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Meghan May discusses ticks and hunting with NEWS CENTER Maine

Meghan May, associate professor of microbiology and infectious disease
Meghan May, associate professor of microbiology and infectious disease

November 22, 2019

May was interviewed by NEWS CENTER Maine's Vivien Leigh
May was interviewed by NEWS CENTER Maine's Vivien Leigh

Meghan May, Ph.D., associate professor of microbiology and infectious disease at the UNE College of Osteopathic Medicine, was recently interviewed by NEWS CENTER Maine about the impact ticks can have during hunting season.

Maine's biggest hunting seasons are winding down in the next several weeks, but ticks carrying bacteria that cause Lyme disease can be active anytime temperatures climb above freezing.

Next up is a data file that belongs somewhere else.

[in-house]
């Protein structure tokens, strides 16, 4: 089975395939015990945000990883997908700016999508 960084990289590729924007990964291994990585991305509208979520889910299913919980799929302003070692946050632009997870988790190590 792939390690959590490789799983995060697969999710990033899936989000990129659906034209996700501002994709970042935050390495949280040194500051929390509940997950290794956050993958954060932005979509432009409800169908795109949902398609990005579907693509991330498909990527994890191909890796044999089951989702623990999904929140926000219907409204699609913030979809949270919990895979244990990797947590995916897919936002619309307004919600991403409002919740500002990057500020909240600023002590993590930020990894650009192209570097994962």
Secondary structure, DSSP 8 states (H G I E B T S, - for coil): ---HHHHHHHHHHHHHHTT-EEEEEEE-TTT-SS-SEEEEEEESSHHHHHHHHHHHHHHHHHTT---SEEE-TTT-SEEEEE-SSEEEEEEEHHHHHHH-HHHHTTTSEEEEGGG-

Deer are one of the preferred hosts for deer ticks.

Experts recommend that hunters take steps against the risk of bringing Lyme into their own back yards. When field dressing a deer, a large tarp or small swimming pool filled with water can be placed under the  hanging animal. When live ticks drop off the deer, ticks are trapped in the water. 

“If you have any kind of open wound, you should not be field dressing an animal or butchering an animal,” May told NEWS CENTER Maine.

May says hunters need to be careful when handling the raw meat of any wild animal. But she says there are no documented cases of Lyme being spread from dressing or consuming deer meat. 

“Can you contract Lyme disease specifically from eating venison? No, you can't,” May stated. “It is susceptible to heat destruction if you cook it.”

Researchers say adult deer ticks can be very active in the late fall, especially in cool wet conditions.  

 

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